Pharyngula

The ENCODE delusion

I can take it no more. I wanted to dig deeper into the good stuff done by the ENCODE consortium, and have been working my way through some of the papers (not an easy thing, either: I have a very high workload this term), but then I saw this declaration from the Electronic Frontier Foundation.

On September 19, the Ninth Circuit is set to hear new arguments in Haskell v. Harris, a case challenging California’s warrantless DNA collection program. Today EFF asked the court to consider ground-breaking new research that confirms for the first time that over 80% of our DNA that was once thought to have no function, actually plays a critical role in controlling how our cells, tissue and organs behave.

I am sympathetic to the cause the EFF is fighting for: they are opposing casual DNA sampling from arrestees as a violation of privacy, and it is. The forensic DNA tests done by police forces, however, do not involve sequencing the DNA, but only look at the arrangement of known variable stretches of repetitive DNA by looking at just the length of fragments cut by site-specific enzymes; they can indicate familial and even to some degree ethnic relationships, but not, as the EFF further claims, “behavioral tendencies and sexual orientation”. Furthermore, the claim that 80% of our genome has critical functional roles is outrageously bad science.

This hurts because I support the legal right to genetic privacy, and the EFF is trying to support it in court with hype and noise; their opposition should be able to easily find swarms of scientists who will demolish that argument, and any scientifically knowledgeable judge should be able to see right through the exaggerations (maybe they’re hoping for an ignorant judge?). That conclusion, that 80% of the genome is critical to function, is simply false, and it’s the notorious dishonest heart of ENCODE’s conclusions.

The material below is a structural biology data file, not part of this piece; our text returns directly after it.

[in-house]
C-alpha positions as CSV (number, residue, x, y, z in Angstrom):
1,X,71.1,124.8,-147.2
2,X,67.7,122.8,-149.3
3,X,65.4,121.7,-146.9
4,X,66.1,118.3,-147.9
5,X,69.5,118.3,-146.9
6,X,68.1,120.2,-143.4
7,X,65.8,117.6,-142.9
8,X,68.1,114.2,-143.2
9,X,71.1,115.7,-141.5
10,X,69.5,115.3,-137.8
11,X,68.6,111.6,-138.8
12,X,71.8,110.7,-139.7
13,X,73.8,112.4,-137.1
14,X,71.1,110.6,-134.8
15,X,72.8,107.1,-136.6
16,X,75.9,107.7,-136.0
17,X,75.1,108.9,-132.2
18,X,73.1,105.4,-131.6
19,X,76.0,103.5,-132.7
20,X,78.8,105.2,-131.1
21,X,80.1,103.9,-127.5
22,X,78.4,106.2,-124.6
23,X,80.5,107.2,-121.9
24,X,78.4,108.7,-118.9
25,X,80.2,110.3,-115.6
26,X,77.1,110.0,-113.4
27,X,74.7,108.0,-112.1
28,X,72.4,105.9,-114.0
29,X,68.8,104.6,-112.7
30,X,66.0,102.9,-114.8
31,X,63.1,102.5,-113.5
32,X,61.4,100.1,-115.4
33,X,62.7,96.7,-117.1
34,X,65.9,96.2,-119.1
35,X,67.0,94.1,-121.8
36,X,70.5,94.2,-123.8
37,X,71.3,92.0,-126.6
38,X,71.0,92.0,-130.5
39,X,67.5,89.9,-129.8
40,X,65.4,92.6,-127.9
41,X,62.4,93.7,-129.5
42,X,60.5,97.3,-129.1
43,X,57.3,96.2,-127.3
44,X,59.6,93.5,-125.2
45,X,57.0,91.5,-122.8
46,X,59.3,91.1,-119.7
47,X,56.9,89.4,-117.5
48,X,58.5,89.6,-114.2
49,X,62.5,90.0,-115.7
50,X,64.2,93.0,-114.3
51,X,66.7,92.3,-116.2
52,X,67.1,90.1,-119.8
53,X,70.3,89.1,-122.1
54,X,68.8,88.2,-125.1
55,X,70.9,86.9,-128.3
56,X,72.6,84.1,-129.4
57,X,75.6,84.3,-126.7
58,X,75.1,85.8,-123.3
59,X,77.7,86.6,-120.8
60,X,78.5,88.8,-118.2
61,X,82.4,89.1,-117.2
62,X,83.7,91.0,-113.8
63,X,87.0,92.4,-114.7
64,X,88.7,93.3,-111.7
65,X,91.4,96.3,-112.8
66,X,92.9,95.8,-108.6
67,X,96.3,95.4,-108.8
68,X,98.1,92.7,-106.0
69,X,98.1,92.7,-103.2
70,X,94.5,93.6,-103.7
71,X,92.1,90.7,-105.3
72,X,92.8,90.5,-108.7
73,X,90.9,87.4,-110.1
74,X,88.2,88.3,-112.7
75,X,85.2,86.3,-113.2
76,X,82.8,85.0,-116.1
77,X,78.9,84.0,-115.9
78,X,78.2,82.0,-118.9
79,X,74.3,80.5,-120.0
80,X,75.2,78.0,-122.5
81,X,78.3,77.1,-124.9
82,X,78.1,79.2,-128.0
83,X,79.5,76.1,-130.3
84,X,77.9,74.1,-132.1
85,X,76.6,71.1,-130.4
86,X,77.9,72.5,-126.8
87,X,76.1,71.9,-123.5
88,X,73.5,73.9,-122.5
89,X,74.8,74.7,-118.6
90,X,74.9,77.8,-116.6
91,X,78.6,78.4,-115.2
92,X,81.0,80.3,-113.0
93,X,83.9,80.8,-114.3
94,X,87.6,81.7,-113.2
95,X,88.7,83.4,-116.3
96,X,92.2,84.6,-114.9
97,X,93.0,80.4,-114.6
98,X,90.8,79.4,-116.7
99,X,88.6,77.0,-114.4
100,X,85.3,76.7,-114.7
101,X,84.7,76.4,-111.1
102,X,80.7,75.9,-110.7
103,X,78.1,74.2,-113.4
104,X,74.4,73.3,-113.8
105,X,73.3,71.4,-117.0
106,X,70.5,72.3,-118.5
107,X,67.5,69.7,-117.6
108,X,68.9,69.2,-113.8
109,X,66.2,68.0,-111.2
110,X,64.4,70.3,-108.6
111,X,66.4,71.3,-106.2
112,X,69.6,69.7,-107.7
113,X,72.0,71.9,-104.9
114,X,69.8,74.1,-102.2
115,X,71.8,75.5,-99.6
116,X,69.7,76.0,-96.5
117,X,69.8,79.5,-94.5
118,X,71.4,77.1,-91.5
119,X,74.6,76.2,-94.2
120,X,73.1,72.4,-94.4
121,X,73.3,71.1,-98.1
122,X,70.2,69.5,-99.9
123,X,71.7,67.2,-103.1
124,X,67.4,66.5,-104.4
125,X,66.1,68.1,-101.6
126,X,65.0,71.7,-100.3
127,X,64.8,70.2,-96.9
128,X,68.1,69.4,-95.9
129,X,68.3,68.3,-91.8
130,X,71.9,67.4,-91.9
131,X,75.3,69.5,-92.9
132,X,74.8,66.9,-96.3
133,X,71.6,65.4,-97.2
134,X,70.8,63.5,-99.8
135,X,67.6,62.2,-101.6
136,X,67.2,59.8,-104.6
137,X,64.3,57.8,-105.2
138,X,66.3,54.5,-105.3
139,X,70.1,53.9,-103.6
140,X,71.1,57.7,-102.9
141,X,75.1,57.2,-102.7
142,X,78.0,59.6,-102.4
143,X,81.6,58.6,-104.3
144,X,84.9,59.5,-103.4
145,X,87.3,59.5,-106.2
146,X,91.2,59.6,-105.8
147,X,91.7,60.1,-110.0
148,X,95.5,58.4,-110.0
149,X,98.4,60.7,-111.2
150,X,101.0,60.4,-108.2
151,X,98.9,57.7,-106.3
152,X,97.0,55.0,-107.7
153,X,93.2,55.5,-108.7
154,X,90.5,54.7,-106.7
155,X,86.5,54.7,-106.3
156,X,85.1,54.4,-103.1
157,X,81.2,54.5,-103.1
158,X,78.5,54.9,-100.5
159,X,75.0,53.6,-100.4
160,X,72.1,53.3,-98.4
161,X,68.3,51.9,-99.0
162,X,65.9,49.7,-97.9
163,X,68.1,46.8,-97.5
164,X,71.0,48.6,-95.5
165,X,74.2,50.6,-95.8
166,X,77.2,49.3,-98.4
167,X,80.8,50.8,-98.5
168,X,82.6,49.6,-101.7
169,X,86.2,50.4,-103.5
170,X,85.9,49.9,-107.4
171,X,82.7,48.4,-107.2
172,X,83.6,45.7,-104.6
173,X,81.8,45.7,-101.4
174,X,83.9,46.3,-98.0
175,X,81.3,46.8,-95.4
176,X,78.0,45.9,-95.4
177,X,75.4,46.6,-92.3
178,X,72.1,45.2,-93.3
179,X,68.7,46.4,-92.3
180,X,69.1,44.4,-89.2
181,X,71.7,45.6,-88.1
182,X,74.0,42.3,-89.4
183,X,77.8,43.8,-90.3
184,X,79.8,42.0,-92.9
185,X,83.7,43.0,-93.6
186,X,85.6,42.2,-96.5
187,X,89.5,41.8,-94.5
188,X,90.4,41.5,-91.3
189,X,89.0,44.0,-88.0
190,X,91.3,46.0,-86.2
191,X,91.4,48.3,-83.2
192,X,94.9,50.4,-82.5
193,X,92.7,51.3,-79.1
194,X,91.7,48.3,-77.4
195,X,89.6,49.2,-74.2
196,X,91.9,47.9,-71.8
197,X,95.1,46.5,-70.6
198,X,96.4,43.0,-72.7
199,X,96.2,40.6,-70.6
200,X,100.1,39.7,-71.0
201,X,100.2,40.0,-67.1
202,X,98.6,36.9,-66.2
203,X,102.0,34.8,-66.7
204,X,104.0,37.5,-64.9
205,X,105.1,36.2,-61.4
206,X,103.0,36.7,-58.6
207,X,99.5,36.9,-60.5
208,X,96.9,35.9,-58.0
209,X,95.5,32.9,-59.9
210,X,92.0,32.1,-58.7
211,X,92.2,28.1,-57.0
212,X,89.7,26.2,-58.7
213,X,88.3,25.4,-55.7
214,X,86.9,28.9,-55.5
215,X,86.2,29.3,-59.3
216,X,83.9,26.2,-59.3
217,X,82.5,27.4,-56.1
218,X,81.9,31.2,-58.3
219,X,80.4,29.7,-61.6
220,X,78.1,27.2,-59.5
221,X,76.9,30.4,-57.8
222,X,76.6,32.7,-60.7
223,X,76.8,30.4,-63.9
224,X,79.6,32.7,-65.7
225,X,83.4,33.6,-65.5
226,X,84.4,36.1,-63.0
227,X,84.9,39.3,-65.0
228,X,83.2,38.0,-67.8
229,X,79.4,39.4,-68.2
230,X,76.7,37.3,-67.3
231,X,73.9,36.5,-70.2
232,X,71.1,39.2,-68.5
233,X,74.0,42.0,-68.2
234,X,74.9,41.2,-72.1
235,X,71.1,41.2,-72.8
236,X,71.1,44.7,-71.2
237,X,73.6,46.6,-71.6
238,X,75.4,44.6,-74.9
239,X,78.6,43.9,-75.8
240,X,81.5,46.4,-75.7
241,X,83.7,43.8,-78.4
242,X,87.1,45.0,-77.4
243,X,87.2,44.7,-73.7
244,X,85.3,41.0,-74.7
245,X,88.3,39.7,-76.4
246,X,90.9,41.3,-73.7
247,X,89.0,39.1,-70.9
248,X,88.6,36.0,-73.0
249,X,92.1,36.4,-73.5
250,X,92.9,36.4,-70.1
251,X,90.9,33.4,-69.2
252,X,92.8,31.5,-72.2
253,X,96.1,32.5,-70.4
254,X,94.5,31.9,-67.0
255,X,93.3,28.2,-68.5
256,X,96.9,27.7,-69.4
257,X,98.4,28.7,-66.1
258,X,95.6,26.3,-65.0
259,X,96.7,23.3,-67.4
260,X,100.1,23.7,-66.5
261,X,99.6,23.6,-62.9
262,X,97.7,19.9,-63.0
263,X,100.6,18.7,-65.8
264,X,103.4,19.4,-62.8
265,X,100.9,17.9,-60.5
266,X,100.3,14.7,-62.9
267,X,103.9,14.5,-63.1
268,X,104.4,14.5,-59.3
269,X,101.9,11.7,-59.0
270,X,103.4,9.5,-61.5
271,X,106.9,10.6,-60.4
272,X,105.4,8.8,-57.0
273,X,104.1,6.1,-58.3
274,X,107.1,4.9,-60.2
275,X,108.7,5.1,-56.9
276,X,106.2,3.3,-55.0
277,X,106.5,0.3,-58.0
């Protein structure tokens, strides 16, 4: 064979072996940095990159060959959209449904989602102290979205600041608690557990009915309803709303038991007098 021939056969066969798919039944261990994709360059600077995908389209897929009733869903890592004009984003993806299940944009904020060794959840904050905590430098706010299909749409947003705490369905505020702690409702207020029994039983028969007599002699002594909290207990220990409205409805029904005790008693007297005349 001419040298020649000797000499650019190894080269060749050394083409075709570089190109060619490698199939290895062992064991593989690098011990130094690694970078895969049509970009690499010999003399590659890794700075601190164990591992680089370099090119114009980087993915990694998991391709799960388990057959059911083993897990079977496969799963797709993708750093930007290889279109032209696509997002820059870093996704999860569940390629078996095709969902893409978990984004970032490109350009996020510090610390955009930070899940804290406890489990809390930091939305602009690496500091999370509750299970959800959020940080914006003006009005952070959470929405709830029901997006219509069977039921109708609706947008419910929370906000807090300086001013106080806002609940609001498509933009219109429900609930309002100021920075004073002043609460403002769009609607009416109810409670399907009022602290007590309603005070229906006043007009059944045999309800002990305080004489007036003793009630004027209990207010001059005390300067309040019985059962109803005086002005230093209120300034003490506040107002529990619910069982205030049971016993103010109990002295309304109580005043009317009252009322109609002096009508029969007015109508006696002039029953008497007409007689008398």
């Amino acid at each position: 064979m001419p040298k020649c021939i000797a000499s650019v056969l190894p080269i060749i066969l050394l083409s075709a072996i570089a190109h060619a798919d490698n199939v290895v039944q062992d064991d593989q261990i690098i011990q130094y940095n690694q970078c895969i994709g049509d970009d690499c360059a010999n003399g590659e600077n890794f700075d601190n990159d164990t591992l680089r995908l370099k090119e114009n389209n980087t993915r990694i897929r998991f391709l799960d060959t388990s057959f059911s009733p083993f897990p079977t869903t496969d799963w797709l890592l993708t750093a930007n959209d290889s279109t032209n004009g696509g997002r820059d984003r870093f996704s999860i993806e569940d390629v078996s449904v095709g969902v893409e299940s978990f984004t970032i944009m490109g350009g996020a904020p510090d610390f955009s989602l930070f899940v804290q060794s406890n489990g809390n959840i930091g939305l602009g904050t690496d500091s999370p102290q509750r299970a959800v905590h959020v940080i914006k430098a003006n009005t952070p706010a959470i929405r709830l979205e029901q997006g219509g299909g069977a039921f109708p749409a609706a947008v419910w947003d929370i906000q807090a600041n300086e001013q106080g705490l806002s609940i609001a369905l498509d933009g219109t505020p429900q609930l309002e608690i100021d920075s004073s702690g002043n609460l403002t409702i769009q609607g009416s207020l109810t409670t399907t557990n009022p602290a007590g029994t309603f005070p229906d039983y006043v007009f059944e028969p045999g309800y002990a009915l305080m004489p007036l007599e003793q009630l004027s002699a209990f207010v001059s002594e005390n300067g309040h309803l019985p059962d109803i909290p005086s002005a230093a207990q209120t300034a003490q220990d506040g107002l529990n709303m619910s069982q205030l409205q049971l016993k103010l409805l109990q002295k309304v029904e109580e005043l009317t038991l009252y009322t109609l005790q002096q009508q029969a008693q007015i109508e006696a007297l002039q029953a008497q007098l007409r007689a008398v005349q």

And then there is this lovely little commercial for ENCODE, narrated by Tim Minchin, and portraying ENCODE as a giant cancer-fighting robot.

Oh, jebus…that was terrible and cringeworthy. Not just the ridiculous exaggerations … the Human Genome Project also claimed that it would provide the answers to all of human disease, as has, to a lesser degree, most every biomedical grant proposal, it seems — but that they invested in some top-notch voice talent and professional animation to promote some fundamentally esoteric science to the general public as a magic bullet…I mean, robot.

Scientists, don’t do this. Do make the effort to communicate your work to the public, but don’t do it by talking down to them and by portraying your work in a way that is fundamentally dishonest and misleading. If you watch that video, ask yourself afterward: if I hadn’t read any of the background on that project, would I have the slightest idea what ENCODE was about from that cartoon? There was no usable information in there at all.

So what is ENCODE, actually? The name stands for Encyclopedia of DNA Elements, and it’s the next step beyond the Human Genome Project. The HGP assembled a raw map of the genome, a stream of As and Gs and Cs and Ts, and dumped it in our lap and told us that now we have to figure out what it means. ENCODE attempts to break down that stream, reading it bit by bit, and identifying what each piece does; this part binds to a histone, for instance, or this chunk is acetylated in kidney cells, or this bit is a switch to turn expression of Gene X off or on. It tries to identify which genes are active or inactive in various cell types. It goes beyond the canonical sequence to look at variation between individuals and cell types. It identifies particular genetic sequences associated with Crohn’s Disease or Multiple Sclerosis or that are modified in specific kinds of cancers.